Women’s Earnings in Hawaii – 2018
News Release from Bureau of Labor Statistics, January 8, 2020
In 2018, Hawaii women who were full-time wage and salary workers had median usual weekly earnings of $797, or 82.6 percent of the $965 median usual weekly earnings of their male counterparts, the U.S. Bureau of Labor Statistics reported today. Assistant Commissioner for Regional Operations Richard Holden noted that the 2018 women’s-to-men’s earnings ratio in Hawaii increased from 2017, up 2.6 percentage points. Nationwide, women earned $789 per week or 81.1 percent of the $973 median for men. (See table 1. The earnings comparisons in this release are on a broad level and do not control for many factors that can be significant in explaining earnings differences, such as job skills and responsibilities, work experience, and specialization.)
In Hawaii, the women’s-to-men’s earnings ratio has ranged from a low of 75.7 percent in 2002 to a high of 92.8 percent in 2014. In 2018, the ratio increased after decreasing in each of the previous three years. (See chart 1. Data for the states began in 1997.)
Among the 50 states, median weekly earnings of women in full-time wage and salary positions in 2018 ranged from $637 in Mississippi to $995 in Massachusetts. In addition to Massachusetts, women’s earnings in Colorado, Connecticut, Maryland, Minnesota, and New Jersey were above $900 per week. In the District of Columbia, women earned a median weekly wage of $1,259. (See table 1 and chart 2.)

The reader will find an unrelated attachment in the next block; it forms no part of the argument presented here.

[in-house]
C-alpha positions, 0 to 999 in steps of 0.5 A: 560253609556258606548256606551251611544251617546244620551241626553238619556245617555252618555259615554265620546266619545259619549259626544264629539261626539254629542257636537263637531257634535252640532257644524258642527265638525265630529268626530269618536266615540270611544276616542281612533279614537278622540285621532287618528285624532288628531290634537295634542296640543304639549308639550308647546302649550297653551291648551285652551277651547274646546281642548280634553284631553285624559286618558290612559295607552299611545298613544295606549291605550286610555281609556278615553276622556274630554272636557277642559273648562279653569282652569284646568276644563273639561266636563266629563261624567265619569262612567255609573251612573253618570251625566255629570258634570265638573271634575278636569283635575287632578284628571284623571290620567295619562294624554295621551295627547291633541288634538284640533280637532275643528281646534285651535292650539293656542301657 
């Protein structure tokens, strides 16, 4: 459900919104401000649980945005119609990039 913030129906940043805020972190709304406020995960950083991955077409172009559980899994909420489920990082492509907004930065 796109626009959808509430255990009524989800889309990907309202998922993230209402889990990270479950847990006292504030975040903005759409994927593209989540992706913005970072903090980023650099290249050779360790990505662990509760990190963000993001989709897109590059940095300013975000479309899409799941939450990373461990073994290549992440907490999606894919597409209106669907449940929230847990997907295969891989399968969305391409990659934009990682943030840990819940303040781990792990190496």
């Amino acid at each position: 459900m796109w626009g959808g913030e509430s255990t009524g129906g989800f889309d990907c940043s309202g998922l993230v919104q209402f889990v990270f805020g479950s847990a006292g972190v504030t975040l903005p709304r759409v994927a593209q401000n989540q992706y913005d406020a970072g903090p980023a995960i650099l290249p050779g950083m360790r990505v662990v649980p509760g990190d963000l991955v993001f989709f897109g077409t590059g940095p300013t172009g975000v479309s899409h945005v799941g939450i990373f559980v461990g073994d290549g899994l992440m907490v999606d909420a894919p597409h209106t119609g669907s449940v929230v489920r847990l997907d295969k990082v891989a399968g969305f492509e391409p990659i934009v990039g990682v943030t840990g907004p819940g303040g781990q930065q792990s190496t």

Median weekly earnings for men were lowest in Arkansas at $809 and highest in Massachusetts at $1,170. Five other states (Connecticut, Maryland, New Hampshire, New Jersey, and Hawaii) had weekly wages above $1,100 for full-time male workers. In the District of Columbia, men earned a median weekly wage of $1,445.
California had the highest women’s-to-men’s earnings ratio among the states, 88.3 percent, and Wyoming had the lowest, 67.8 percent. The District of Columbia had a ratio of 87.1 percent. (See chart 3.) The differences among the states reflect, in part, variation in the occupations and industries found in each state and differences in the demographic composition of each state’s labor force. In addition, sampling error for state estimates is considerably larger than it is for the national estimates. Consequently, earnings comparisons between states should be made with caution.
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